Duterte: AFP to decide on mosque strikes | Inquirer News

Duterte: AFP to decide on mosque strikes

President Duterte has changed his mind and now wants the military to decide whether to bomb mosques in Marawi where Islamic State-inspired terrorists are holed up to end the battle for control of the city.

Speaking at the 23rd anniversary of the Technical Education and Skills Development Authority (Tesda) on Wednesday night, Mr. Duterte said the siege of Marawi was prolonged because he had stopped a plan to bomb the mosques to capture or kill the leaders of the Maute and Abu Sayyaf terrorists who had occupied the Muslim houses of prayer.


A direct attack could damage the mosques and the hostages held by the terrorists could be killed.

“I said, ‘No, it will just create more animosity and outright hostility in the government. The Maranaos will not forgive us,’” Mr. Duterte said.


He said he directed the military to go slow in retaking Marawi.

The result has been a stalemate, he said, adding that some senators have told him that at some time he will have to stop reining in the military.

The President said that during his last visit to Marawi, he told the military that the matter was in its hands.

“The last time I was there, that would be around five days ago, six days ago, I finally said, ‘The option is already yours, because we cannot have a stalemate for over one year,’” he added.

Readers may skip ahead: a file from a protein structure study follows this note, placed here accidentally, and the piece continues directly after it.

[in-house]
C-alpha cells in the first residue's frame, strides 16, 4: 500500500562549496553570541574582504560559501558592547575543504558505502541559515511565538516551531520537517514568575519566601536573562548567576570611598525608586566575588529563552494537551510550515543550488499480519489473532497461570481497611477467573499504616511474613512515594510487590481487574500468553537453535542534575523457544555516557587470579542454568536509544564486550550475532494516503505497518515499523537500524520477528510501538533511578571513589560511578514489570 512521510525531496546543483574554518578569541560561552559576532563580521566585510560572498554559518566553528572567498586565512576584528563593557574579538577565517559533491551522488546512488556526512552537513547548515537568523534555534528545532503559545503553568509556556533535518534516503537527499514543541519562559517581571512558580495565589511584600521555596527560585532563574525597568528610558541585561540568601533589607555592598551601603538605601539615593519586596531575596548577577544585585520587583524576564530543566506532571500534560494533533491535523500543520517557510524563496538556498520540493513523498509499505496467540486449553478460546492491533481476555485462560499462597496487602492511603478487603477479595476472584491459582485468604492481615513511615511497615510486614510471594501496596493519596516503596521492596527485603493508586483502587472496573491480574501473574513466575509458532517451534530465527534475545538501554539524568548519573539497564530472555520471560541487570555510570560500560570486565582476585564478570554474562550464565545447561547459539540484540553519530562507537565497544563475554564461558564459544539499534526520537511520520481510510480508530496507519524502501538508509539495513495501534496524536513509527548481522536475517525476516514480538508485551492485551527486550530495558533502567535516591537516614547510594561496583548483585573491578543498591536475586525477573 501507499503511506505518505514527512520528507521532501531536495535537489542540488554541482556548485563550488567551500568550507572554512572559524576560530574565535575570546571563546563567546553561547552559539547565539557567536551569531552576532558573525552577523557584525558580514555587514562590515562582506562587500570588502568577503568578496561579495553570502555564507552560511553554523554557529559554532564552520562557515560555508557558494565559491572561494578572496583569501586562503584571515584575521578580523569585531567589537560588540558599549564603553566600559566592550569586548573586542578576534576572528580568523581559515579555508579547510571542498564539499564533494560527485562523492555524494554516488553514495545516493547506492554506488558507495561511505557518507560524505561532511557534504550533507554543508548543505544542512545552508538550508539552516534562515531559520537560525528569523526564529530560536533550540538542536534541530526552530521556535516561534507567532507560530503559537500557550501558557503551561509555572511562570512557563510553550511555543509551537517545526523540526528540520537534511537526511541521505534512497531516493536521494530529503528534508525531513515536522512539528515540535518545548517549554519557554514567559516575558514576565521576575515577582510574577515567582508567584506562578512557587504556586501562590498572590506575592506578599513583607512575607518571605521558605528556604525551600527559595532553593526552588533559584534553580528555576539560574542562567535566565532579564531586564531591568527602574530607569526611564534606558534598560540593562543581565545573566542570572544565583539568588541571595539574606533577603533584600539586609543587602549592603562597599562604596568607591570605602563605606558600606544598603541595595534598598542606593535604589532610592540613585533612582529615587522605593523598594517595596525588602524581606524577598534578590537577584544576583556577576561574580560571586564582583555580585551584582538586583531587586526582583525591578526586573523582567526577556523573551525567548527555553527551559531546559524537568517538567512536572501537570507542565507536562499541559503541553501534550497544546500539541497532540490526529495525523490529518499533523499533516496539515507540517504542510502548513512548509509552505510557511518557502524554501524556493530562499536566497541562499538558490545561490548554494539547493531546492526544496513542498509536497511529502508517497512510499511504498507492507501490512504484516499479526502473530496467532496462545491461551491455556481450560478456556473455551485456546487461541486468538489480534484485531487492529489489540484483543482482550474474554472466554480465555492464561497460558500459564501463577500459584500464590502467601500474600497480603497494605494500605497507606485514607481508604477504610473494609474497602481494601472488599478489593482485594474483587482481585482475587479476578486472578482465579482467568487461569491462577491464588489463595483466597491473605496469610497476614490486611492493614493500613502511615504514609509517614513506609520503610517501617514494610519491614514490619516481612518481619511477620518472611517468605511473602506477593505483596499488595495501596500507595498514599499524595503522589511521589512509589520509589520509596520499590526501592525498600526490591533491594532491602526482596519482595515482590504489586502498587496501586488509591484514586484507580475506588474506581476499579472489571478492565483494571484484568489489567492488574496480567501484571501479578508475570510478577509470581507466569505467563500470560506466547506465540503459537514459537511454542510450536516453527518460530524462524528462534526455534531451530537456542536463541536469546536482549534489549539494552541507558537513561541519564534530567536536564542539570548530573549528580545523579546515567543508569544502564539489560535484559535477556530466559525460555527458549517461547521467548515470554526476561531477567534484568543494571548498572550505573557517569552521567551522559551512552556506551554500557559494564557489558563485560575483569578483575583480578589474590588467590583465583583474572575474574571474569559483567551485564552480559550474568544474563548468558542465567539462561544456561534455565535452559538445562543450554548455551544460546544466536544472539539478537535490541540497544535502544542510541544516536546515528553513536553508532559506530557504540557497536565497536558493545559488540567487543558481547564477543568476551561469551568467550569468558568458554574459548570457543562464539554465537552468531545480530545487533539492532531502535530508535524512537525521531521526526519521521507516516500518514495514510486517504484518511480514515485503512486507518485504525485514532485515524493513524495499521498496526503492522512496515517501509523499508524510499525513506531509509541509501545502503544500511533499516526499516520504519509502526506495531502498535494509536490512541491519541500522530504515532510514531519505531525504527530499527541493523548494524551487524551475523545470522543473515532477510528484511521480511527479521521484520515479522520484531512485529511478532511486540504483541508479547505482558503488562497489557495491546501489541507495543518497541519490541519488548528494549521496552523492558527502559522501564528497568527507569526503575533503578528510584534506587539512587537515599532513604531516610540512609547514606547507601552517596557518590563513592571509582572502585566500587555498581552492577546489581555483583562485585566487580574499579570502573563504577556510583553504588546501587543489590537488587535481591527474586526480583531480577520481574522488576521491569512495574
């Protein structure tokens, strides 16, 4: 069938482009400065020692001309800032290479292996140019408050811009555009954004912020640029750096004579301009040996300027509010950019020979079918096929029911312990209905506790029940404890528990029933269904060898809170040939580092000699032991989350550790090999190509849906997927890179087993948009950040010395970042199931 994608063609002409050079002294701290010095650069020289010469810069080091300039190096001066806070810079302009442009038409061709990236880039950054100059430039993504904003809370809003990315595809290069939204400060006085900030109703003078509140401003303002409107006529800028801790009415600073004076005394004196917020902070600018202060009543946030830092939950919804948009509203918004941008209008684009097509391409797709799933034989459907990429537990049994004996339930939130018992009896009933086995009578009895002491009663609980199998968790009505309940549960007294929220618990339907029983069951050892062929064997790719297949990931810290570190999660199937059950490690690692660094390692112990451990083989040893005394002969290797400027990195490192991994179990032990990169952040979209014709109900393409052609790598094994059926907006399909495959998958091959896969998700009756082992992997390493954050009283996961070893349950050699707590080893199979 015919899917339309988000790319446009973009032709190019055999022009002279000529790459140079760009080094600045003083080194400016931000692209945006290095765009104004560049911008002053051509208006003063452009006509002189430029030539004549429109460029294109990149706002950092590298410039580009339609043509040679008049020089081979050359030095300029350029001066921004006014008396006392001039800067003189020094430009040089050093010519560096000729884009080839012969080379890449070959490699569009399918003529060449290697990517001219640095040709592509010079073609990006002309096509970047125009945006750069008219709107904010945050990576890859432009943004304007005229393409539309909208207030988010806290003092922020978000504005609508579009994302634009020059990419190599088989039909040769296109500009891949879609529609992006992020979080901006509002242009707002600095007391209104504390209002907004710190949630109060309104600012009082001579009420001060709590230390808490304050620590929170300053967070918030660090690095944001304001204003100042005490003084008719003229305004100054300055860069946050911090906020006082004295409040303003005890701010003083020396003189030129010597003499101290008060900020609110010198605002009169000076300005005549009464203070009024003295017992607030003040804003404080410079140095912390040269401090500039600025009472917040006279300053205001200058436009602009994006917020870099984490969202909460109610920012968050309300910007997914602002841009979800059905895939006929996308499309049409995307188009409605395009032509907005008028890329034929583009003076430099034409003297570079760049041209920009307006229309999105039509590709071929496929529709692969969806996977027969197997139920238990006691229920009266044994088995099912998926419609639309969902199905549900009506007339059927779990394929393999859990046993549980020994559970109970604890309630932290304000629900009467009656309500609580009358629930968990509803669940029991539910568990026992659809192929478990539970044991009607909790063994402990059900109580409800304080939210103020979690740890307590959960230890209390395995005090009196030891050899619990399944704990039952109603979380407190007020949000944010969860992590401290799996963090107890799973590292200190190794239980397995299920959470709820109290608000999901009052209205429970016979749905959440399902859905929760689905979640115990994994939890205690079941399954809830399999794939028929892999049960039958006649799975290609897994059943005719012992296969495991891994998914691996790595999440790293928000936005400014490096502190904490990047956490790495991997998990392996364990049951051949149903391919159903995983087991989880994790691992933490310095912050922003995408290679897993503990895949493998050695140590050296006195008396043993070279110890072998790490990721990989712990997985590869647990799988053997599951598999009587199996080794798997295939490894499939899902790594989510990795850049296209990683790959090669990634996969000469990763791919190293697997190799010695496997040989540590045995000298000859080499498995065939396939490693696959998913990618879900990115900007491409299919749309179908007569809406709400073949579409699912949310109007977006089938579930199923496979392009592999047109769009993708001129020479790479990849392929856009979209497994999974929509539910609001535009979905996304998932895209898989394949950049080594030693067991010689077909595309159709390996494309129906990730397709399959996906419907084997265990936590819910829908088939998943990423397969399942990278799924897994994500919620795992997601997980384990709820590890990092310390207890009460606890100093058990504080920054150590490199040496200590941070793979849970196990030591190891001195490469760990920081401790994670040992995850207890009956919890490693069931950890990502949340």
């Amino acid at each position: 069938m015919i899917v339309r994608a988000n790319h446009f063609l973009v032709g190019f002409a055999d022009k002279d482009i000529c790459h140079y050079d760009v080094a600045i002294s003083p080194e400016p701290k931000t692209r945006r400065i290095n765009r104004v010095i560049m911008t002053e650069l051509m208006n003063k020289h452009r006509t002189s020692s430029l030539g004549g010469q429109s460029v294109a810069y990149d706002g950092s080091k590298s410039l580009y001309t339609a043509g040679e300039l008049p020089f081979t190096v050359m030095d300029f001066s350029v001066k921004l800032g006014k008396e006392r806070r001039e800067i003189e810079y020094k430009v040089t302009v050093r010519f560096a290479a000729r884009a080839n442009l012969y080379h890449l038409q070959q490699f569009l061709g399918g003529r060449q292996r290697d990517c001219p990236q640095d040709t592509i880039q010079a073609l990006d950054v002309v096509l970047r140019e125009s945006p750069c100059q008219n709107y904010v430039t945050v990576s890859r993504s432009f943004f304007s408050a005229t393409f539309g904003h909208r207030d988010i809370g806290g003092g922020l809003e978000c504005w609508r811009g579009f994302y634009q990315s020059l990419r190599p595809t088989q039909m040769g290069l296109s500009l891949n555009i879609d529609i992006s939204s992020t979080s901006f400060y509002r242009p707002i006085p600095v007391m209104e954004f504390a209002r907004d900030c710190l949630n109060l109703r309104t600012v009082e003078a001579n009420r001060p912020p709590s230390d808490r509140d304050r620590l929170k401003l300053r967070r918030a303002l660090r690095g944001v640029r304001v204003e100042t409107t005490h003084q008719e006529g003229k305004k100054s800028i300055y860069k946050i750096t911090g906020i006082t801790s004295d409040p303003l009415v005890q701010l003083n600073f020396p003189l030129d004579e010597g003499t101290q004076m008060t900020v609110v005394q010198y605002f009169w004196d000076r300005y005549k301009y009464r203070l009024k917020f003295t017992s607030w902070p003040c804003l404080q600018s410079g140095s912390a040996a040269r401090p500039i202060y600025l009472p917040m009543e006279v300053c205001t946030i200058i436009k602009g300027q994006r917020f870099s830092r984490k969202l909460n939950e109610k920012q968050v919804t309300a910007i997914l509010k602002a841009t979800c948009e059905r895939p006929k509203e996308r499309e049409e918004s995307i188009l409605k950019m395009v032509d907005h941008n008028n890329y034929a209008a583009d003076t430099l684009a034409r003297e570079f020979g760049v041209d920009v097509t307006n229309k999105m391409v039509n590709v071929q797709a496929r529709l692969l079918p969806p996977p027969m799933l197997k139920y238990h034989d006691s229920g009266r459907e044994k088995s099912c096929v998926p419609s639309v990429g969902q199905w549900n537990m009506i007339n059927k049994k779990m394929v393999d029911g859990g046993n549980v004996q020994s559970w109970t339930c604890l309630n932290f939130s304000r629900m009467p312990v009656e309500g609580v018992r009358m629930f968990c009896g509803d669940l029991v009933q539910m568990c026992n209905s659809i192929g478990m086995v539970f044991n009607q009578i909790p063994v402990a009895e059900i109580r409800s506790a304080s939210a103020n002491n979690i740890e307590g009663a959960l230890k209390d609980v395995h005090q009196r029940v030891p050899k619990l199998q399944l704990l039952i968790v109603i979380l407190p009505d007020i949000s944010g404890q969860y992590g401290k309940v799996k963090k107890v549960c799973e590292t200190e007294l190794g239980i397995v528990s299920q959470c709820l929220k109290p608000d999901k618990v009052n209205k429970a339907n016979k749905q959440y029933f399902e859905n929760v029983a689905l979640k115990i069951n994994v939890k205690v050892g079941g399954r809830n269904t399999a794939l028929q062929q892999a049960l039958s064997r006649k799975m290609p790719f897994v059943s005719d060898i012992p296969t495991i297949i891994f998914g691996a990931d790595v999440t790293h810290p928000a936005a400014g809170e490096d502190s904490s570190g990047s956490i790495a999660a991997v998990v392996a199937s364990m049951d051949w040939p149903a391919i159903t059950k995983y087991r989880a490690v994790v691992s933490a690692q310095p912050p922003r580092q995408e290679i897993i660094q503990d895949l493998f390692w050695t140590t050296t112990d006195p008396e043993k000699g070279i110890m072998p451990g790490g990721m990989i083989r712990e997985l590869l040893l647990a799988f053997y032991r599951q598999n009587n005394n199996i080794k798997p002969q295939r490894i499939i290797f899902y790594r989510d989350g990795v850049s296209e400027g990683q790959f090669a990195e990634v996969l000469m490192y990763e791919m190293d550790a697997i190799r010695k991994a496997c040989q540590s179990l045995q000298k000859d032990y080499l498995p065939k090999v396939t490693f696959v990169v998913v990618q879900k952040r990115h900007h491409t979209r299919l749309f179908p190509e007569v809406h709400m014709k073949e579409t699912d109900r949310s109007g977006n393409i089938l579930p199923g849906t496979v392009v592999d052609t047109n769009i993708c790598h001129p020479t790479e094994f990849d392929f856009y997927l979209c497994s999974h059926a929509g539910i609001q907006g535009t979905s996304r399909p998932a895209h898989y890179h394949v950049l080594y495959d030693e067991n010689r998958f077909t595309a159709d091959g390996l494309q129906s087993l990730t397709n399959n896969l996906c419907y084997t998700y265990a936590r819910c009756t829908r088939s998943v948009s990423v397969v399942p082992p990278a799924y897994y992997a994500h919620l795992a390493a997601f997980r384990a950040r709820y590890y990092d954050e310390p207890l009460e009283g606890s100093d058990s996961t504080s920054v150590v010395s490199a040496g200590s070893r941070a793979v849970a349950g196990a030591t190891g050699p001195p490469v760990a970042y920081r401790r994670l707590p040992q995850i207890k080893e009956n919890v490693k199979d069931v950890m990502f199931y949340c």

Mr. Duterte also said he wanted to seek the release of the hostages held by the terrorists and that he had sent someone who could “save the day for all of us.”

“I have my limits even if I am President. That’s all I could do, I cannot go beyond that,” he said.

The military took Marawi’s Grand Mosque from the terrorists last week without damaging it.


It used enveloping fire that forced the terrorists to flee the mosque.

The terrorists, however, took their hostages with them.

But the military is not moving in on other mosques to put an end to the conflict.

Capt. Jo-Ann Petinglay, spokesperson for the military’s Western Mindanao Command, said assaulting the mosques would anger the people of Marawi and it would make more enemies for the government.

“We will not bomb the mosques where the enemies are hiding along with their hostages. As much as possible, we want to save the lives of hostages,” Petinglay told the Inquirer on Thursday.

“If we do that, the problem of extremism will worsen and we will gain more enemies,” she said.

Brig. Gen. Milquiades Ordiales, commander of the 1st Marine Brigade, told reporters on Thursday that the terrorists had holed up in mosques with their hostages since the early days of the crisis.

“That has made it difficult for us, because we do not bomb or shoot mosques. We really have to preserve [them]. Some were hit by bullets but not because the intention was to destroy it. But in the future, you will see how we tried to preserve the mosques,” Ordiales said.

Thursday marked the 101st day of the fighting, which has killed nearly 800, including 617 terrorists, 133 soldiers and police, and 45 civilians.

The military said the terrorists were contained in a few-hundred-square-meter pocket of the city, holed up in buildings and mosques and holding about 50 civilians as hostages.

Among the hostages is Fr. Teresito Suganob, the vicar general of Marawi.

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TAGS: Islamic State, Marawi, Maute group, mosque strikes, Rodrigo Duterte, Terrorism
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